The Right Of First Refusal And Co-Parenting In Alabama
All divorced couples who have minor children together must have a parenting plan. It covers all of the parenting decisions except the financial ones, including which parent has the final decision about the children’s non-emergency medical care and extracurricular activities at school. Most of the provisions of the parenting plan have to do with parenting time, in other words, which parent is with the children on which days and nights. Some parenting plans stipulate that the children spend Sunday night through Friday afternoon with Mom and Friday evening through Sunday evening with Dad, 52 weeks per year, while others are more complicated. For example, the parenting plan might have the kids spend Thanksgiving with Mom and Christmas with Dad in odd-numbered years and the reverse in even-numbered years. Well thought-out parenting plans can effectively reduce conflict over co-parenting, but no matter how well you plan out your parenting time, you might have to make unexpected adjustments. A Birmingham child custody lawyer can help you and your ex-spouse develop a conflict-proof parenting plan.
Should You Let Your Ex-Spouse Have the Right of First Refusal?
Both parents are obligated to exercise their parenting time according to the parenting plan, but sometimes out-of-the ordinary events happen. Assume that, according to the parenting plan, Mom has parenting time every week from Sunday at 7:00 p.m. until Friday at 5:00 p.m. What should she do if one of the following situations happens?
- She has been invited to a friend’s destination wedding in Hawaii six months from now. Due to the limited guest list, the children cannot attend. To attend the wedding, she would have to fly to Hawaii on Wednesday and return the following Wednesday.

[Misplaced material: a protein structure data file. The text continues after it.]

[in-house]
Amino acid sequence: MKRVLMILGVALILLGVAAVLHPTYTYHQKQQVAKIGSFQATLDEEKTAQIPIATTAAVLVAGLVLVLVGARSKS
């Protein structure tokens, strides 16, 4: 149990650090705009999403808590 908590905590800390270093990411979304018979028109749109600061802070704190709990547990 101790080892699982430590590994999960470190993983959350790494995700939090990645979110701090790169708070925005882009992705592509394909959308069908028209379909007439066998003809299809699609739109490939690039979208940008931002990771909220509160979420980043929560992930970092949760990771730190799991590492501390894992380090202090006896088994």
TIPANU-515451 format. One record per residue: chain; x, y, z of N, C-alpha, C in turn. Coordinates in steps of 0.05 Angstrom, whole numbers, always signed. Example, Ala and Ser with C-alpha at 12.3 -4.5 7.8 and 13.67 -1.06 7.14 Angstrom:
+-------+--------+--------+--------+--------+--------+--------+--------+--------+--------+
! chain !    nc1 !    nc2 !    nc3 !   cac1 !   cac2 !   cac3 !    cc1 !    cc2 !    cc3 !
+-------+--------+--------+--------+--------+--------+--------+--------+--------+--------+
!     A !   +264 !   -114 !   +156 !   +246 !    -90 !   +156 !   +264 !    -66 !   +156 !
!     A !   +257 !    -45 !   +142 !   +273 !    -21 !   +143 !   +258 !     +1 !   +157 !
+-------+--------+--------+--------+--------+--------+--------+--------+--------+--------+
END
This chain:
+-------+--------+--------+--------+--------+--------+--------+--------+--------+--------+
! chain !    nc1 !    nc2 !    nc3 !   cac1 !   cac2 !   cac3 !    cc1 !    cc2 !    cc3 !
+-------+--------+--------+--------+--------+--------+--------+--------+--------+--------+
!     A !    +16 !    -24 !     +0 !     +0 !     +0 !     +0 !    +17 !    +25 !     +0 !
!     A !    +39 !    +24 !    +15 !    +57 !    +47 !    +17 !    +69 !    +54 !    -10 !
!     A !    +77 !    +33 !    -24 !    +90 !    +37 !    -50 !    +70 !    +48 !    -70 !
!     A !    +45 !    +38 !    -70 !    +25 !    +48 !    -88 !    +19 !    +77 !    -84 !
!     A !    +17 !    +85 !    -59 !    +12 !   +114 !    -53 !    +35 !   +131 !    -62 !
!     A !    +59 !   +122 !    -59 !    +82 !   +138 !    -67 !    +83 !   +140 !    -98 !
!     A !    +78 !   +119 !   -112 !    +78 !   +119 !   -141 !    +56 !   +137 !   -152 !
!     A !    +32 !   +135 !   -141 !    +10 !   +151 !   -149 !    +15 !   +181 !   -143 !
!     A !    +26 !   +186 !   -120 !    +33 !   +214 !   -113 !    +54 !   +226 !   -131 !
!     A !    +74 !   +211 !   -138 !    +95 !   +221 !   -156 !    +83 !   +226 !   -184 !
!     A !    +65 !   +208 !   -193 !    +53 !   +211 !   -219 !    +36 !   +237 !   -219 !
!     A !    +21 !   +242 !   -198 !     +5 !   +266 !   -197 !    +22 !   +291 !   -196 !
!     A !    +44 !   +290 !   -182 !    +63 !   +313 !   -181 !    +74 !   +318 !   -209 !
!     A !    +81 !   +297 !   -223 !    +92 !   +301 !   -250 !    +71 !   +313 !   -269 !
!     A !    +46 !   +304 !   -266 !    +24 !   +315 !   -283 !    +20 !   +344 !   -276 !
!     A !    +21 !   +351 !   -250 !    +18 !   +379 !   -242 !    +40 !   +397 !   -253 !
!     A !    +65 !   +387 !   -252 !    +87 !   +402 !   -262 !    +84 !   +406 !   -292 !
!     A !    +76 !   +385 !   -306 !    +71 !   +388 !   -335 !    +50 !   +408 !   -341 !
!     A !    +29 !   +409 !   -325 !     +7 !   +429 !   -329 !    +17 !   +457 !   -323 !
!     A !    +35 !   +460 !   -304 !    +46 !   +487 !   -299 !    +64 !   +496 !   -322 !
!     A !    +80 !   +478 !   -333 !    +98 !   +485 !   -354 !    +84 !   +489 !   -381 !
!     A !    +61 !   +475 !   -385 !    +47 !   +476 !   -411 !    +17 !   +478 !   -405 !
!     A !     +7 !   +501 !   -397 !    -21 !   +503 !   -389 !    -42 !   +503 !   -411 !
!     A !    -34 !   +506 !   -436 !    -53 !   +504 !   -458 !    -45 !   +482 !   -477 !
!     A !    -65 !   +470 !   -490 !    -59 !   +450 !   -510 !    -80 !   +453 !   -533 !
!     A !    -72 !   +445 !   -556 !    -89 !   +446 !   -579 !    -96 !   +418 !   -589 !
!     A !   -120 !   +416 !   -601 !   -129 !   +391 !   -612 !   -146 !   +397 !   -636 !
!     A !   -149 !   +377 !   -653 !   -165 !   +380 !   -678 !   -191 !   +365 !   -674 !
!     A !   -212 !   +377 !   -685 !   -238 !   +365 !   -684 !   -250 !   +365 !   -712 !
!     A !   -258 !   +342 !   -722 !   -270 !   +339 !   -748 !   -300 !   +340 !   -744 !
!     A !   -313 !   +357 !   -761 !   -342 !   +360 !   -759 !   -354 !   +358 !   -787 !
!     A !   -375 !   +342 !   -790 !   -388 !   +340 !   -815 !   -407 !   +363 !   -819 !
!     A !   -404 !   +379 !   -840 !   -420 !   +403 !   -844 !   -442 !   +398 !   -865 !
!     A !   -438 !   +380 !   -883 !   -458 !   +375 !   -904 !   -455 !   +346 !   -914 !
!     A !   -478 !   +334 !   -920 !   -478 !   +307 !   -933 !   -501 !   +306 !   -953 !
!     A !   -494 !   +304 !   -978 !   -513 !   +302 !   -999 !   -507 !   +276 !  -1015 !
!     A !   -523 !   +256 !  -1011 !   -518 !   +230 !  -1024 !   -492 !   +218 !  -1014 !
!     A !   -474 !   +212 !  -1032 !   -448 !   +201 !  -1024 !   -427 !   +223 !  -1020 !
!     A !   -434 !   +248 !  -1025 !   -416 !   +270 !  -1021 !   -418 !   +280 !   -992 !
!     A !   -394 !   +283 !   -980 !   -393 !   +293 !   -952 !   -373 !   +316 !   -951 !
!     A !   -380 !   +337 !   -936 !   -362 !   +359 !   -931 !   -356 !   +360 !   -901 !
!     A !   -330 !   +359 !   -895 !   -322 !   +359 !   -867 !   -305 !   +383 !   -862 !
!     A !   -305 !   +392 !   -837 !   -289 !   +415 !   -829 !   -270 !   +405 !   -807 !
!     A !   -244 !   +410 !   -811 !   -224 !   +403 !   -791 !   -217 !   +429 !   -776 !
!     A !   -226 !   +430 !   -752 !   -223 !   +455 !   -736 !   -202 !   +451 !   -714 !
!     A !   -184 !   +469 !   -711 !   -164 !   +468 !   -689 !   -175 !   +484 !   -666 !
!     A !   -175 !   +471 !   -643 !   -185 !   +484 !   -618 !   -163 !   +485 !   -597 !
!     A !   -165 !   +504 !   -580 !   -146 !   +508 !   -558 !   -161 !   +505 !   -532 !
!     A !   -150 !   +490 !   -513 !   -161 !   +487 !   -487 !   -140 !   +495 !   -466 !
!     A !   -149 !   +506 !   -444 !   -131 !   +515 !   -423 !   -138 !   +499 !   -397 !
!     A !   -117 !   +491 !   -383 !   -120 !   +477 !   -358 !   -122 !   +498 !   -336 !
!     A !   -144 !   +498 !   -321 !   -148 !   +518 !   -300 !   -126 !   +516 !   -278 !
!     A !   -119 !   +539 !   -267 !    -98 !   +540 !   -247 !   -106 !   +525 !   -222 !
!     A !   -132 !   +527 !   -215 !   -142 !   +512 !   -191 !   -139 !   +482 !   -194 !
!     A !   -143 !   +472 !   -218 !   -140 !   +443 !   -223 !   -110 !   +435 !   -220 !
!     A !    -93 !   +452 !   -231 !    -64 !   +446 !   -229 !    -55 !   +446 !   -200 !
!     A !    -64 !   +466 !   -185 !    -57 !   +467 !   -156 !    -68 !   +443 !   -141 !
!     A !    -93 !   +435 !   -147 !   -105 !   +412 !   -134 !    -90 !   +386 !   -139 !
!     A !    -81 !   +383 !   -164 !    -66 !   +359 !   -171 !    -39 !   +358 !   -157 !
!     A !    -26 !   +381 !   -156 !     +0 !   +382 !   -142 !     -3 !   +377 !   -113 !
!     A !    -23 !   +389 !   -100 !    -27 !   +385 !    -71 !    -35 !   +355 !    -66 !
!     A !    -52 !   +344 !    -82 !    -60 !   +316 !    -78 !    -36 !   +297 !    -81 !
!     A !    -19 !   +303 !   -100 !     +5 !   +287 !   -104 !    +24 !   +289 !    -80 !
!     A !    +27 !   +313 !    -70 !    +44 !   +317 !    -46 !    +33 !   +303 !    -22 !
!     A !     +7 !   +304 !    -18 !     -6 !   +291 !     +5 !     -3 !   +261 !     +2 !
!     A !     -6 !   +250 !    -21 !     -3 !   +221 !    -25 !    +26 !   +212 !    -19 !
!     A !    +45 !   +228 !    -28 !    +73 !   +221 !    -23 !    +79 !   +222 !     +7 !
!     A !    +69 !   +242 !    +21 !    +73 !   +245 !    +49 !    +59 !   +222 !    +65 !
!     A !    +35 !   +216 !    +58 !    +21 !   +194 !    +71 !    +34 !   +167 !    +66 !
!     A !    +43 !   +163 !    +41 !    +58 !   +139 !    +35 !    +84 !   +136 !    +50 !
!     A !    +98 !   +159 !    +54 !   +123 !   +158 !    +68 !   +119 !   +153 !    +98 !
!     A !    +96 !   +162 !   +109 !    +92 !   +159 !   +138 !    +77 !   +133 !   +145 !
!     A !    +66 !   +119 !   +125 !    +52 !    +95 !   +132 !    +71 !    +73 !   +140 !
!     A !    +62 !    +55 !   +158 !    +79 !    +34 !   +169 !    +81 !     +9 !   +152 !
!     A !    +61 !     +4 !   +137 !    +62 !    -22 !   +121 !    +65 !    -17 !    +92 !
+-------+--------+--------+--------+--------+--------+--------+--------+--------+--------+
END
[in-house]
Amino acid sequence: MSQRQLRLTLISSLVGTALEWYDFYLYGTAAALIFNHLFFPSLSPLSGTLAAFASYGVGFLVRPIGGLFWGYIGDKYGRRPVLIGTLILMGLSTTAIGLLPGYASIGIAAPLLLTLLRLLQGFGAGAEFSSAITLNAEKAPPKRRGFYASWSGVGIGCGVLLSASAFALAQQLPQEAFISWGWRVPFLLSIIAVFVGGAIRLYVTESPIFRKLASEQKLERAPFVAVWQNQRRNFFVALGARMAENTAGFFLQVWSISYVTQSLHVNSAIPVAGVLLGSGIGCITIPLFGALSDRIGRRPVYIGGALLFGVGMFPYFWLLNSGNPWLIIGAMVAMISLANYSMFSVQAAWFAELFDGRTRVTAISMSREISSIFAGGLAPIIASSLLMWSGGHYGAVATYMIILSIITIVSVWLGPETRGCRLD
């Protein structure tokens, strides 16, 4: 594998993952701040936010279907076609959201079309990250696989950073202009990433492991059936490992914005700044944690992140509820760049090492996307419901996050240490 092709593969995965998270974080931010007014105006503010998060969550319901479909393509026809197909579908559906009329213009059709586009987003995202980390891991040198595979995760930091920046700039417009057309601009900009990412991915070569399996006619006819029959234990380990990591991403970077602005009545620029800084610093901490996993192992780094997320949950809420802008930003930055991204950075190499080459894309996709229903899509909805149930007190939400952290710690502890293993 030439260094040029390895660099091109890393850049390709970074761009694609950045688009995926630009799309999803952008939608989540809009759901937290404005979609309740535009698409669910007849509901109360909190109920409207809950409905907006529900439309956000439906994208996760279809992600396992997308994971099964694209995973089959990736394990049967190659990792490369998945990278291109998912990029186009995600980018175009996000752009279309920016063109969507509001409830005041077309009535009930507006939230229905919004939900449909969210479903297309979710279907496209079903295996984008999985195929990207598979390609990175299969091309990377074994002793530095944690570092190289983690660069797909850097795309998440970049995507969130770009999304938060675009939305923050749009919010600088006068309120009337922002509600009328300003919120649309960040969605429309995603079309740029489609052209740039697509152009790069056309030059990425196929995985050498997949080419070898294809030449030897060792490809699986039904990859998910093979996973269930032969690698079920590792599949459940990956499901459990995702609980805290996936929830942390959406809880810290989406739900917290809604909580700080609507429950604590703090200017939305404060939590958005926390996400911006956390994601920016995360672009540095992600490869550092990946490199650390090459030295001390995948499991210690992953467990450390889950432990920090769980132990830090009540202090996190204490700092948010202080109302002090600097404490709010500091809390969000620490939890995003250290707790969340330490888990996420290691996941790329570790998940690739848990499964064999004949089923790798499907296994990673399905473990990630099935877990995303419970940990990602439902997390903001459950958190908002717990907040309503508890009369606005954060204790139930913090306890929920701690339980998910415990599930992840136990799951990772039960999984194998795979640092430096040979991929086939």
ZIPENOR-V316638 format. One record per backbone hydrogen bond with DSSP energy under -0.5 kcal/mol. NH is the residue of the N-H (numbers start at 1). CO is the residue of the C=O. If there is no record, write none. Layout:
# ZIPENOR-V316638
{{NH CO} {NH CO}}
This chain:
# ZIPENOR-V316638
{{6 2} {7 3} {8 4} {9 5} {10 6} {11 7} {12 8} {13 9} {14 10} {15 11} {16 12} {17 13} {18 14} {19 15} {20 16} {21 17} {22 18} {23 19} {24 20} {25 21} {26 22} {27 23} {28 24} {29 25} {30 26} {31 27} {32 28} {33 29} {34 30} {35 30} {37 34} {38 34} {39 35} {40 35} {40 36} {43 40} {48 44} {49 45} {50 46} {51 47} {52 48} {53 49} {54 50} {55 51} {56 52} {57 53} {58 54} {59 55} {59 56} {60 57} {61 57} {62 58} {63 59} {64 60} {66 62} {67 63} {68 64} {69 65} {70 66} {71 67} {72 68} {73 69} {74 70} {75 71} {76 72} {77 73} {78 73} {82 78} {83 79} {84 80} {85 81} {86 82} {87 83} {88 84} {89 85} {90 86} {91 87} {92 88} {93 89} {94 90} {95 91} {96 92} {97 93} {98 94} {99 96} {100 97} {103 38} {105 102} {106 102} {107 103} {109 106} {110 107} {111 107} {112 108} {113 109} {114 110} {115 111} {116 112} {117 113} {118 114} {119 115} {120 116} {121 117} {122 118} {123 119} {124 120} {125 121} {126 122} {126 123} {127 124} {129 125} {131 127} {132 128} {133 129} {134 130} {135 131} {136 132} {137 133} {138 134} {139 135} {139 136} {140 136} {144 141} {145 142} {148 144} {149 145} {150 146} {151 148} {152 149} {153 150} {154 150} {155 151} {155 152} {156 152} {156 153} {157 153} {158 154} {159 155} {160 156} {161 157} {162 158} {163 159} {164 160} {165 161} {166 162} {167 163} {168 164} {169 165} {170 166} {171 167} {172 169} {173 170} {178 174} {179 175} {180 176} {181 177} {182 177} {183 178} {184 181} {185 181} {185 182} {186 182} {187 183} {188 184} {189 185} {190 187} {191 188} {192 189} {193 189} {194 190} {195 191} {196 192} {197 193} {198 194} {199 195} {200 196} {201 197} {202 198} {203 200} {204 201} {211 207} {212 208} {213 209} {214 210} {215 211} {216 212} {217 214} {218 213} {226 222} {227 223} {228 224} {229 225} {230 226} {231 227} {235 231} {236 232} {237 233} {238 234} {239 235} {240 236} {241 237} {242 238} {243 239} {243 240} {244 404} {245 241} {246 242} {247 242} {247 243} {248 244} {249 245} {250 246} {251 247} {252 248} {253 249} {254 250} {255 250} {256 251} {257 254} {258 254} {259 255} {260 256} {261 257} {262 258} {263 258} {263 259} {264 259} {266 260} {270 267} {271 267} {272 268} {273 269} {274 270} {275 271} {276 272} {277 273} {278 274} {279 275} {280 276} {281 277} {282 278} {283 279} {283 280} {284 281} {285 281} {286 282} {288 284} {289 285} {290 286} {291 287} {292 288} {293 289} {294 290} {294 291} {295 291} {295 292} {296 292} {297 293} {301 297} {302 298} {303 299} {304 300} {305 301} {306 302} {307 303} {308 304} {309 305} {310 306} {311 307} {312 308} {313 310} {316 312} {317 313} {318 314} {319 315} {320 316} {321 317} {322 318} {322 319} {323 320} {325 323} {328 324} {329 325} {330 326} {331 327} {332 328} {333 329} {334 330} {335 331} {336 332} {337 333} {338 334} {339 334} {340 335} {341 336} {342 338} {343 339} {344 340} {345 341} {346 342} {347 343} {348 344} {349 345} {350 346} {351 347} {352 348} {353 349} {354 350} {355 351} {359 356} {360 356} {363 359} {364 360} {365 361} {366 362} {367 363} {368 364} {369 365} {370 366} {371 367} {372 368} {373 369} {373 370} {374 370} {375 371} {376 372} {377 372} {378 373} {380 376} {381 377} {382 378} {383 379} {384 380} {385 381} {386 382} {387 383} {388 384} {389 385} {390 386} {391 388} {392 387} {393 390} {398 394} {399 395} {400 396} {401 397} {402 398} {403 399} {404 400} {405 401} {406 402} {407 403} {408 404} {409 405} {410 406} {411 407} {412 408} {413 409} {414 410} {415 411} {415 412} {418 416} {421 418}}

- She is scheduled to have surgery on Monday and will need to stay in the hospital until Wednesday.
- She has to go on a business trip, departing on Thursday morning and coming back Monday evening.
- She has to attend a relative’s funeral in Texas, and she plans to drive. The funeral is on a Sunday. She will leave home on Friday evening, after the kid’s go to Dad’s house, but she will not be back until Monday evening.
If the parenting plan gives Dad the right of first refusal, she must first ask Dad if he wants to have the children stay with him while she is out of town. Only if Dad says no does she have the right to make other arrangements, like having the children stay with her parents or hiring a babysitter to stay with them for the days that she is away. Giving your ex-spouse the right of first refusal can make things simpler or it can make them more complicated, depending on the dynamics of your co-parenting relationship with your ex-spouse.
Contact Peeples Law About Co-Parenting Through Unexpected Circumstances
A Birmingham family law attorney can help you be flexible about your co-parenting arrangements while still following your parenting plan. Contact Peeples Law today to schedule a consultation.